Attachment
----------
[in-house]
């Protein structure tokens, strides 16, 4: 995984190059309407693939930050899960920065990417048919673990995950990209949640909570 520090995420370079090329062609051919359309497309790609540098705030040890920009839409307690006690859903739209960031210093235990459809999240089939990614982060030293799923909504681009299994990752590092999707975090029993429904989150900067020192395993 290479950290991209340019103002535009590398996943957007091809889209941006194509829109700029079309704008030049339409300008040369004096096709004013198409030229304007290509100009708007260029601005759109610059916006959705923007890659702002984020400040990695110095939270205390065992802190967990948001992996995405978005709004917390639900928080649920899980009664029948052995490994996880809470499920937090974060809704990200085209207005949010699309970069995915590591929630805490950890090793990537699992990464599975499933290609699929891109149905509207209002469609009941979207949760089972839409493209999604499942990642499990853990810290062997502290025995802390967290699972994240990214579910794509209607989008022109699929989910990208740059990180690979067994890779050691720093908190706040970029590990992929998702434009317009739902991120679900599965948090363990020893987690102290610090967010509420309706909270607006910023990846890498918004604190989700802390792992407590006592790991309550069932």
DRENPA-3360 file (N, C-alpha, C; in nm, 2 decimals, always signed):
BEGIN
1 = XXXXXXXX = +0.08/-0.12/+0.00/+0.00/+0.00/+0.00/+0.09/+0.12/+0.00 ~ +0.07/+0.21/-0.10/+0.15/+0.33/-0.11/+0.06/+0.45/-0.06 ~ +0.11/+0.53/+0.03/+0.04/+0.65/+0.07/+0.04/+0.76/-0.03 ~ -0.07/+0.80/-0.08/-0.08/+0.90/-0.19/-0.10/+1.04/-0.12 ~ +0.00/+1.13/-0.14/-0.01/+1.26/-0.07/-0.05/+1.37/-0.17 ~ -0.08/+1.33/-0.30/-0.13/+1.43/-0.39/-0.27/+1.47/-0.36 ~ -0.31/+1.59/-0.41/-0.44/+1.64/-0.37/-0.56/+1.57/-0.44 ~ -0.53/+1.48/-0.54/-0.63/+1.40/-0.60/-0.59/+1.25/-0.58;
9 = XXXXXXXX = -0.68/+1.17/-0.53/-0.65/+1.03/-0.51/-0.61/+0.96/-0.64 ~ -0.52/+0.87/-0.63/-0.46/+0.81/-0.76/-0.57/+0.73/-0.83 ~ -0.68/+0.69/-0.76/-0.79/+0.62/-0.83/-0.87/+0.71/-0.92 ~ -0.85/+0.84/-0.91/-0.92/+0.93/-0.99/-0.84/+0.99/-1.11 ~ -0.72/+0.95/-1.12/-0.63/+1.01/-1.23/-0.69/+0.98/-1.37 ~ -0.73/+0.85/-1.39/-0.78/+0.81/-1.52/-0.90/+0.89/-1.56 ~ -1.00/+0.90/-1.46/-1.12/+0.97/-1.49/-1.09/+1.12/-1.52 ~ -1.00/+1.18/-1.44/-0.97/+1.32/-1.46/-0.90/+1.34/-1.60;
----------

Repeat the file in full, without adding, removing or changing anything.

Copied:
[in-house]
């Protein structure tokens, strides 16, 4: 995984190059309407693939930050899960920065990417048919673990995950990209949640909570 520090995420370079090329062609051919359309497309790609540098705030040890920009839409307690006690859903739209960031210093235990459809999240089939990614982060030293799923909504681009299994990752590092999707975090029993429904989150900067020192395993 290479950290991209340019103002535009590398996943957007091809889209941006194509829109700029079309704008030049339409300008040369004096096709004013198409030229304007290509100009708007260029601005759109610059916006959705923007890659702002984020400040990695110095939270205390065992802190967990948001992996995405978005709004917390639900928080649920899980009664029948052995490994996880809470499920937090974060809704990200085209207005949010699309970069995915590591929630805490950890090793990537699992990464599975499933290609699929891109149905509207209002469609009941979207949760089972839409493209999604499942990642499990853990810290062997502290025995802390967290699972994240990214579910794509209607989008022109699929989910990208740059990180690979067994890779050691720093908190706040970029590990992929998702434009317009739902991120679900599965948090363990020893987690102290610090967010509420309706909270607006910023990846890498918004604190989700802390792992407590006592790991309550069932």
DRENPA-3360 file (N, C-alpha, C; in nm, 2 decimals, always signed):
BEGIN
1 = XXXXXXXX = +0.08/-0.12/+0.00/+0.00/+0.00/+0.00/+0.09/+0.12/+0.00 ~ +0.07/+0.21/-0.10/+0.15/+0.33/-0.11/+0.06/+0.45/-0.06 ~ +0.11/+0.53/+0.03/+0.04/+0.65/+0.07/+0.04/+0.76/-0.03 ~ -0.07/+0.80/-0.08/-0.08/+0.90/-0.19/-0.10/+1.04/-0.12 ~ +0.00/+1.13/-0.14/-0.01/+1.26/-0.07/-0.05/+1.37/-0.17 ~ -0.08/+1.33/-0.30/-0.13/+1.43/-0.39/-0.27/+1.47/-0.36 ~ -0.31/+1.59/-0.41/-0.44/+1.64/-0.37/-0.56/+1.57/-0.44 ~ -0.53/+1.48/-0.54/-0.63/+1.40/-0.60/-0.59/+1.25/-0.58;
9 = XXXXXXXX = -0.68/+1.17/-0.53/-0.65/+1.03/-0.51/-0.61/+0.96/-0.64 ~ -0.52/+0.87/-0.63/-0.46/+0.81/-0.76/-0.57/+0.73/-0.83 ~ -0.68/+0.69/-0.76/-0.79/+0.62/-0.83/-0.87/+0.71/-0.92 ~ -0.85/+0.84/-0.91/-0.92/+0.93/-0.99/-0.84/+0.99/-1.11 ~ -0.72/+0.95/-1.12/-0.63/+1.01/-1.23/-0.69/+0.98/-1.37 ~ -0.73/+0.85/-1.39/-0.78/+0.81/-1.52/-0.90/+0.89/-1.56 ~ -1.00/+0.90/-1.46/-1.12/+0.97/-1.49/-1.09/+1.12/-1.52 ~ -1.00/+1.18/-1.44/-0.97/+1.32/-1.46/-0.90/+1.34/-1.60;